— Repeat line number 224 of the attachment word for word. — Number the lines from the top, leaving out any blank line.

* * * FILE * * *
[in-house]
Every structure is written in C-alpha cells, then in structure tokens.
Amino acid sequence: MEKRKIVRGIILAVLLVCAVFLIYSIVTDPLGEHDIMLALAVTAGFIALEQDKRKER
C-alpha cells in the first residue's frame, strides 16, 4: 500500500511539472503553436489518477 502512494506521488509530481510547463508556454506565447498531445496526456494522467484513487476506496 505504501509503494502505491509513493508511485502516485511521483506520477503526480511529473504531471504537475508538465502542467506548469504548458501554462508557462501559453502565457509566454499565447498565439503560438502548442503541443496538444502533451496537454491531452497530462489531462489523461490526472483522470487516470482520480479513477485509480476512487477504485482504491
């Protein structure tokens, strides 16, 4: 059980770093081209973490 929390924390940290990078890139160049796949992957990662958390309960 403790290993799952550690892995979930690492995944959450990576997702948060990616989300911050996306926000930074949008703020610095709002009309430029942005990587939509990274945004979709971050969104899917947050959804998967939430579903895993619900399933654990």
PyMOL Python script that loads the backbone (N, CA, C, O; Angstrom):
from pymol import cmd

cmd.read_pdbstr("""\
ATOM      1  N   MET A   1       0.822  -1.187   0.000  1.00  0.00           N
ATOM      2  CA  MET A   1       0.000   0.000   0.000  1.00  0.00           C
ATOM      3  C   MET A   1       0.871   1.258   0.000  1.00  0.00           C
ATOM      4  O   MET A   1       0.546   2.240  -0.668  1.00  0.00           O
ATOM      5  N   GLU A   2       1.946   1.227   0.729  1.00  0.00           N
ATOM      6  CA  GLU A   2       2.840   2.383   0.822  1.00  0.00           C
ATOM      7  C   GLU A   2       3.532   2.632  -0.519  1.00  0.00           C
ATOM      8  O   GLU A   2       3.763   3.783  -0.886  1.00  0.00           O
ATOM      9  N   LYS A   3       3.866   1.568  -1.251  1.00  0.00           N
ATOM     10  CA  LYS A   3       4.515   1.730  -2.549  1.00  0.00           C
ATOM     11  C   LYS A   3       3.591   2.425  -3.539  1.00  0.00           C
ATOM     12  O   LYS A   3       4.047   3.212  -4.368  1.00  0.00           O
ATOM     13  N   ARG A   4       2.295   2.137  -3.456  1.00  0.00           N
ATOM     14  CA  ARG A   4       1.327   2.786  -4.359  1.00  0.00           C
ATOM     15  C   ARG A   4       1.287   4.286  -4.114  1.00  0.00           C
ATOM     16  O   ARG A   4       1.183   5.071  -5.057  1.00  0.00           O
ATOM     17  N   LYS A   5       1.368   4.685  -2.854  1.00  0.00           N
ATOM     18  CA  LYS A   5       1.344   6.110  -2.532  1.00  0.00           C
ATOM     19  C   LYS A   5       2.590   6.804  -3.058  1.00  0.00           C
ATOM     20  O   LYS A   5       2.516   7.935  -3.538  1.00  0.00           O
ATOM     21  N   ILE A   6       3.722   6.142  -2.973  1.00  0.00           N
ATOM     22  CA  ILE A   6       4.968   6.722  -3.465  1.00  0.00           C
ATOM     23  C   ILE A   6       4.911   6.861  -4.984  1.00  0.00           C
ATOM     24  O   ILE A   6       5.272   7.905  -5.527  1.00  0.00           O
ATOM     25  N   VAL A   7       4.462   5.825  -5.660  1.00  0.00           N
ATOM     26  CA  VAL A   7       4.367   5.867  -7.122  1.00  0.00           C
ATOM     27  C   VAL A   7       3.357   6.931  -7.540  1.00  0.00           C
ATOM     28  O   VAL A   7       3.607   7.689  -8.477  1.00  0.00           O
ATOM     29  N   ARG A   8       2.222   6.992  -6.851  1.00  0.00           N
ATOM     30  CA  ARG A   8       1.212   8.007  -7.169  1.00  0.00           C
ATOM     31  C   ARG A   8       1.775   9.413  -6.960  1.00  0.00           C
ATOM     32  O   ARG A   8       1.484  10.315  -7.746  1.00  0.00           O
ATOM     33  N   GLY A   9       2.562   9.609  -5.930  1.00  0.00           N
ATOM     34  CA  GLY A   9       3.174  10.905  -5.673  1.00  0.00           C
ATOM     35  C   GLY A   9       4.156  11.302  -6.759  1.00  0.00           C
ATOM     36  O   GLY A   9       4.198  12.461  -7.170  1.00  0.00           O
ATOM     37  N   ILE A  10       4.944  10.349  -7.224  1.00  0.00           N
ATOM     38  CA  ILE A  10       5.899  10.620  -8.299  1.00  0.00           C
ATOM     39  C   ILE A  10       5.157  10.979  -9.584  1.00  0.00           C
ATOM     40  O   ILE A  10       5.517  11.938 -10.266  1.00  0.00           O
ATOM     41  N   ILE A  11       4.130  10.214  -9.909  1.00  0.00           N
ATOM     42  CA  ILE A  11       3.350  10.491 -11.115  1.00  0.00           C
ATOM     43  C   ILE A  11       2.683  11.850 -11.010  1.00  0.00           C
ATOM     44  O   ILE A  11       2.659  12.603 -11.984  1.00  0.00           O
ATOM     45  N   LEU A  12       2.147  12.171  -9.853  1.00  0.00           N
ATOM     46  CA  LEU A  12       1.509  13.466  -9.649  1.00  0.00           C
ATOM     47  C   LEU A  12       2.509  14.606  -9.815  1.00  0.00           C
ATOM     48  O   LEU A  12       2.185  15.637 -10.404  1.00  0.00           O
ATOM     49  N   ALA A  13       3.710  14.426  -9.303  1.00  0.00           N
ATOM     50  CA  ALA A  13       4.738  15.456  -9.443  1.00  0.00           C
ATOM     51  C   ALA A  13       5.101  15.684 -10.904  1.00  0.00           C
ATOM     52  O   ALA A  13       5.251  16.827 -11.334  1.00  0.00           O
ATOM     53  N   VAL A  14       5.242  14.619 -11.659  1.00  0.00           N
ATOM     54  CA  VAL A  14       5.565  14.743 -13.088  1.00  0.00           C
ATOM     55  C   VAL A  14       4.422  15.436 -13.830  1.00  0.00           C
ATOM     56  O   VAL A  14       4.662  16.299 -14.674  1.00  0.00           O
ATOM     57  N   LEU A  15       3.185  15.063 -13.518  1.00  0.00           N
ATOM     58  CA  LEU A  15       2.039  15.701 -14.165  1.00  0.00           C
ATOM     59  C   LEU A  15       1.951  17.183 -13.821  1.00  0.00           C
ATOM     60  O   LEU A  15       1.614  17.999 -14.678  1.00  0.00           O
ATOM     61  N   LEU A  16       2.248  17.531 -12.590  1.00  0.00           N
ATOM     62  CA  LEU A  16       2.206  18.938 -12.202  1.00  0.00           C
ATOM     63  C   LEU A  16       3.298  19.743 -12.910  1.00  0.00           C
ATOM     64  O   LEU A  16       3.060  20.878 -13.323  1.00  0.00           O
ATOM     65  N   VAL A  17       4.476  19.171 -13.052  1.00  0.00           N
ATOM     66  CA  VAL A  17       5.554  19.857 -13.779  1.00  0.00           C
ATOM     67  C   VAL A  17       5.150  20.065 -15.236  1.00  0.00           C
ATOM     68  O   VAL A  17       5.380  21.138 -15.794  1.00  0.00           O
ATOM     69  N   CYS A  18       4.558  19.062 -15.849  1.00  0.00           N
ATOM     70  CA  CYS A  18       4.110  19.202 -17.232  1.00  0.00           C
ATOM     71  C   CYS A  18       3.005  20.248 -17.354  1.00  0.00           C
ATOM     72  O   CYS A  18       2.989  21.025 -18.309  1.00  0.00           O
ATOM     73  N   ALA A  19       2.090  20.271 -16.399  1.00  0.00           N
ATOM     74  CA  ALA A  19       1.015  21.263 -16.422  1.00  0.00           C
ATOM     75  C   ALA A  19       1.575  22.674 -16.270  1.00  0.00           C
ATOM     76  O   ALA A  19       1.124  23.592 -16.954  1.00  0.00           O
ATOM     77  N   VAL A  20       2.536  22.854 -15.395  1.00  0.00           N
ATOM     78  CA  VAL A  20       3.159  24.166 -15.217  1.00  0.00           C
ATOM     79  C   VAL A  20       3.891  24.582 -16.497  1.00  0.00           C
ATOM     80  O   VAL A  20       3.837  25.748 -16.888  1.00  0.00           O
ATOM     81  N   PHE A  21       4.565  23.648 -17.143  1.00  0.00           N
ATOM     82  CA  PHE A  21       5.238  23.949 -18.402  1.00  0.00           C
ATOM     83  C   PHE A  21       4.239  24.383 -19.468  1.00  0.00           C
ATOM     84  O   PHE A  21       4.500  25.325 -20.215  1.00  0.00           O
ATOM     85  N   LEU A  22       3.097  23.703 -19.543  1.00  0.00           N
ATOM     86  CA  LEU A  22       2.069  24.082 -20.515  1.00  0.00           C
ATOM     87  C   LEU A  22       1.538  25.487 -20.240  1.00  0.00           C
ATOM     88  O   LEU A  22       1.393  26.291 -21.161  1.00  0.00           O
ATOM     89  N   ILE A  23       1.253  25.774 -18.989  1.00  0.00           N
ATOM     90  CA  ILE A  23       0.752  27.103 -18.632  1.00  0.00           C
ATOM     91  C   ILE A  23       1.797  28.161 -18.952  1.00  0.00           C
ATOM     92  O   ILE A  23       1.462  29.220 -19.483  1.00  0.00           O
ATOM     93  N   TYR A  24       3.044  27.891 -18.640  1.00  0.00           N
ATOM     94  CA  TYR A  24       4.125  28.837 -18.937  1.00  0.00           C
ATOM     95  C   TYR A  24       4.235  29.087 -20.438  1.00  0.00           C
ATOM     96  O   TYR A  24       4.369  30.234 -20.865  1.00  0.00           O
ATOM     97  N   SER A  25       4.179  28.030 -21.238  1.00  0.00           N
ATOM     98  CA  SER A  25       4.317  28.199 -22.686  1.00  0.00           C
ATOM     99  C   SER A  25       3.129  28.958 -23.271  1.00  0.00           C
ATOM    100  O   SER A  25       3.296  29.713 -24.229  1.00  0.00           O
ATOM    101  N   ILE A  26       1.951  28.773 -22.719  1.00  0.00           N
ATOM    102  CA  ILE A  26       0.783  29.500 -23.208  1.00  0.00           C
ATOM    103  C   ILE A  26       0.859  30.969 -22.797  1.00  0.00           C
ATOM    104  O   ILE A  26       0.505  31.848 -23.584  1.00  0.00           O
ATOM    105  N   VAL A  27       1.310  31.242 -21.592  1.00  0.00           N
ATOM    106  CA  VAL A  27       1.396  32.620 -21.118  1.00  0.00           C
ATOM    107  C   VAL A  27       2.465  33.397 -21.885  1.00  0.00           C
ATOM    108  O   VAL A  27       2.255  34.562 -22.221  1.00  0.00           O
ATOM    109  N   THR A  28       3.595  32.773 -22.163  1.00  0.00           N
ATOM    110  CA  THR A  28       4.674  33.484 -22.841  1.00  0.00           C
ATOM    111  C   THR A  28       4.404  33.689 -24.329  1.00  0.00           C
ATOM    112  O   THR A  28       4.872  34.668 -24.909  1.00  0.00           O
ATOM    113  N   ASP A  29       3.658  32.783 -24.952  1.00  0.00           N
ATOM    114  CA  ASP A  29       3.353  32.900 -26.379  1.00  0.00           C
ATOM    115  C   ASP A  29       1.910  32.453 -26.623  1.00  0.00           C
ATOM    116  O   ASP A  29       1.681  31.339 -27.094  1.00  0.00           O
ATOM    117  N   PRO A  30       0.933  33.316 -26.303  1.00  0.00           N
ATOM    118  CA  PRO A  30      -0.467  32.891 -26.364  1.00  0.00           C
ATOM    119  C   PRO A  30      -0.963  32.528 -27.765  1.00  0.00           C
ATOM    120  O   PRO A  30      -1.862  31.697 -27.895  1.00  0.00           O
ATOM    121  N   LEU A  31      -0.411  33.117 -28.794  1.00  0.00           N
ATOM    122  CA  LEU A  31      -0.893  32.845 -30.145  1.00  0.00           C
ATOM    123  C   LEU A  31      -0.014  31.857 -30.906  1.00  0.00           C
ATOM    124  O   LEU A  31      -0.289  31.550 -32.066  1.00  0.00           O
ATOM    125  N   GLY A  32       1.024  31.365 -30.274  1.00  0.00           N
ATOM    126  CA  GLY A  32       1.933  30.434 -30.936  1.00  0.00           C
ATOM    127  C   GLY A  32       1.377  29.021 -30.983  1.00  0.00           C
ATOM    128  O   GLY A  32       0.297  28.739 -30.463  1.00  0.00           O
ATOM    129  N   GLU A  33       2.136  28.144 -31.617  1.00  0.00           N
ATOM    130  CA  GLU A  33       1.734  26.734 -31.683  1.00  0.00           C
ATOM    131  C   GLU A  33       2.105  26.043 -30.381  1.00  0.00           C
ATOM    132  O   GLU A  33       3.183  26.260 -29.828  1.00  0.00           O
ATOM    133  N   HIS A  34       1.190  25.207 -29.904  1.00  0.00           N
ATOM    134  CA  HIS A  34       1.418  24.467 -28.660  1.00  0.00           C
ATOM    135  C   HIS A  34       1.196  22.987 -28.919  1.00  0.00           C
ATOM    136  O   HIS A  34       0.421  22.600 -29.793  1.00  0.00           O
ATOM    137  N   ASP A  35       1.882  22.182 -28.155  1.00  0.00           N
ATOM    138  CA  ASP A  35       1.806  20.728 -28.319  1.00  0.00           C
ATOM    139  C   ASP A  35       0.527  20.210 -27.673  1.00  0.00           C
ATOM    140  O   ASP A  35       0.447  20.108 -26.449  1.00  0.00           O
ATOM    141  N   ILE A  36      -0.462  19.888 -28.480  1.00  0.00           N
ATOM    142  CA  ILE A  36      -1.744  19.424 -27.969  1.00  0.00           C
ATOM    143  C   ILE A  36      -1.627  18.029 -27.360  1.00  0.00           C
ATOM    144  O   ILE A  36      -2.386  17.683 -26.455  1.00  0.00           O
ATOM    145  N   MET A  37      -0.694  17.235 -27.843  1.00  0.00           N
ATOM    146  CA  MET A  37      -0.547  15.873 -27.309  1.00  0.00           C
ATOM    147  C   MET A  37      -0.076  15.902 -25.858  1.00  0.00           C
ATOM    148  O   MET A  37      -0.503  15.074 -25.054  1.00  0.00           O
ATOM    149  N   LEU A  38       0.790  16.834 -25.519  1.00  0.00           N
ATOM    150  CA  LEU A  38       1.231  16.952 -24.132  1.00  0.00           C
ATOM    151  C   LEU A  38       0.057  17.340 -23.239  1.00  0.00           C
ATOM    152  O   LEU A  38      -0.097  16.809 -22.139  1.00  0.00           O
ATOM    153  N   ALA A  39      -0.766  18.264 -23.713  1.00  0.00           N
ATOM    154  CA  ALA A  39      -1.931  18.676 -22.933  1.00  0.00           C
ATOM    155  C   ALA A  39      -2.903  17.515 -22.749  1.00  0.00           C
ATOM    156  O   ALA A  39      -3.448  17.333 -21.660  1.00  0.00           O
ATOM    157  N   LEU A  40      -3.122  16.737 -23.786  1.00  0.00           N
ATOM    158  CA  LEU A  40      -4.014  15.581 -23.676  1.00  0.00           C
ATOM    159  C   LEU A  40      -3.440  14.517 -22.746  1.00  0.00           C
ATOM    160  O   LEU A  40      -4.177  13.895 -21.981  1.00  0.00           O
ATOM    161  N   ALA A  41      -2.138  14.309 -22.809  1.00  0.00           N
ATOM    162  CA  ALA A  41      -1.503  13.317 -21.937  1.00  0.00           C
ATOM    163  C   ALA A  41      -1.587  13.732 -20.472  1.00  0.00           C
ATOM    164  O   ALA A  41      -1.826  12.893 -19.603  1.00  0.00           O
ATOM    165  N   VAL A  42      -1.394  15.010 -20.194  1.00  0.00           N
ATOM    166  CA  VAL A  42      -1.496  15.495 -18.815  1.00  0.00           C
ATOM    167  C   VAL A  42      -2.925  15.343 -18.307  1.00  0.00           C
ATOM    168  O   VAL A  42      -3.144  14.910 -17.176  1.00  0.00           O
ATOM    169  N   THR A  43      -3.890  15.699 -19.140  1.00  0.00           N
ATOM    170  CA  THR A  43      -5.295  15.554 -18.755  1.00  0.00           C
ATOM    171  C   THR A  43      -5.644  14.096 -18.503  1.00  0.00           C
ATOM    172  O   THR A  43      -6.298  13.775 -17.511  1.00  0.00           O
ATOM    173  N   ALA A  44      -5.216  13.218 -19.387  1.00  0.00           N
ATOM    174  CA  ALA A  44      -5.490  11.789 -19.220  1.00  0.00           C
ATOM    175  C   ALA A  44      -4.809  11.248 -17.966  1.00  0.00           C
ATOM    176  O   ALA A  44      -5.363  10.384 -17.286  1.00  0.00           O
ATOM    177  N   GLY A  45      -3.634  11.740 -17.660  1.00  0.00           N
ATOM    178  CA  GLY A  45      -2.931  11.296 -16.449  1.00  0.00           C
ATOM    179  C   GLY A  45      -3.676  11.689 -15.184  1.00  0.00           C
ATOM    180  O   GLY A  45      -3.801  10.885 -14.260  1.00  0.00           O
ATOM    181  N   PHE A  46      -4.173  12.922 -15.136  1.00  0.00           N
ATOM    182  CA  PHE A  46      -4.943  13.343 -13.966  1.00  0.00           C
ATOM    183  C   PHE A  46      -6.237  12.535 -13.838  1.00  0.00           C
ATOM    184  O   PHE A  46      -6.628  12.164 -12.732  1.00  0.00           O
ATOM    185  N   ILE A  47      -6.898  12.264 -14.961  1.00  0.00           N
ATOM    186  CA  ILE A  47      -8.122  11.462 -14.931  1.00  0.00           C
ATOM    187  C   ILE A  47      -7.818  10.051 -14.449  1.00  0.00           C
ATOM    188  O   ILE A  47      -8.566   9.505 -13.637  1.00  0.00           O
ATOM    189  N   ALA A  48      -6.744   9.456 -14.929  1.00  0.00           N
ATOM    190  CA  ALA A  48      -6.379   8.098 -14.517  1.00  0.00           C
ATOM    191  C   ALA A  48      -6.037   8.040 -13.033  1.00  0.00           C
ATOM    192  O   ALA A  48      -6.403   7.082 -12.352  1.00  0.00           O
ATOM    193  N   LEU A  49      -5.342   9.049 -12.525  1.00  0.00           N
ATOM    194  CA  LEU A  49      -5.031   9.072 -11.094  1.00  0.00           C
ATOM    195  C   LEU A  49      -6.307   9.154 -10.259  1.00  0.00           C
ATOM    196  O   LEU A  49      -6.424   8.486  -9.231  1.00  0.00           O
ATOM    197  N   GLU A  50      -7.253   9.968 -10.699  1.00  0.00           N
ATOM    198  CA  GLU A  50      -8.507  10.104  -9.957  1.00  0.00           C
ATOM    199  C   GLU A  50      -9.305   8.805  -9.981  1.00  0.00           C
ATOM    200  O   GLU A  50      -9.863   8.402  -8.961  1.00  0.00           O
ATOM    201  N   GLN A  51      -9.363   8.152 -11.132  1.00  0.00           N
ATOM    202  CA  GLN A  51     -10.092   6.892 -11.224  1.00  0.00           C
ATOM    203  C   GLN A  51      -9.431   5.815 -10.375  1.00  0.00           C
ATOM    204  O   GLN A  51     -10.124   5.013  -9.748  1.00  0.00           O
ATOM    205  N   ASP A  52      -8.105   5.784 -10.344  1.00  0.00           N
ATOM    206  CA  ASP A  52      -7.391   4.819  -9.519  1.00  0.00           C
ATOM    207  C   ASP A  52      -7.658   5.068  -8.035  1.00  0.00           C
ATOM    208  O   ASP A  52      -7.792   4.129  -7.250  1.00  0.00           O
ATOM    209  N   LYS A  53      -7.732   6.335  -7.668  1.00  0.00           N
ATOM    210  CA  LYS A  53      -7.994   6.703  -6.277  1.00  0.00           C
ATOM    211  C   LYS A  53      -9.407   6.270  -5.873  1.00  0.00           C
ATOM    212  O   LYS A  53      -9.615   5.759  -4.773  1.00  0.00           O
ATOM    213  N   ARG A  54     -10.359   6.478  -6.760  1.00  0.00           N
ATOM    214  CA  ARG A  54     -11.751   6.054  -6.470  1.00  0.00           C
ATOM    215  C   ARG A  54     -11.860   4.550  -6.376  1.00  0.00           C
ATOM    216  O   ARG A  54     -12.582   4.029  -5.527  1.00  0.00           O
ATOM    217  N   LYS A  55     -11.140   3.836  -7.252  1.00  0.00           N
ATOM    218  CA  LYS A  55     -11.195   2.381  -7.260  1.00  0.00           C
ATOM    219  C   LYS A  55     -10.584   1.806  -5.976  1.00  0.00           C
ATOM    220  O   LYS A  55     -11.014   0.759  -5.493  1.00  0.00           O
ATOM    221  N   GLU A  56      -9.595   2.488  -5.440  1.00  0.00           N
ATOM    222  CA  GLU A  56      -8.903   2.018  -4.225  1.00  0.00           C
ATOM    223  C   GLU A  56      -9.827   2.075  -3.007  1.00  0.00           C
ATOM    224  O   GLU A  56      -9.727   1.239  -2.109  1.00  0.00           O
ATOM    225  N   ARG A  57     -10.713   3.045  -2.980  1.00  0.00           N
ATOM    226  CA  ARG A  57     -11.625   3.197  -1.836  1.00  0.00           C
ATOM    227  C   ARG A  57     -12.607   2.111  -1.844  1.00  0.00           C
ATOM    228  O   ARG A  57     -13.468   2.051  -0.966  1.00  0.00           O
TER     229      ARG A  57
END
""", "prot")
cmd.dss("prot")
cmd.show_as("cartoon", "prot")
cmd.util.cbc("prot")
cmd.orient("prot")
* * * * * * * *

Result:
ATOM    216  O   ARG A  54     -12.582   4.029  -5.527  1.00  0.00           O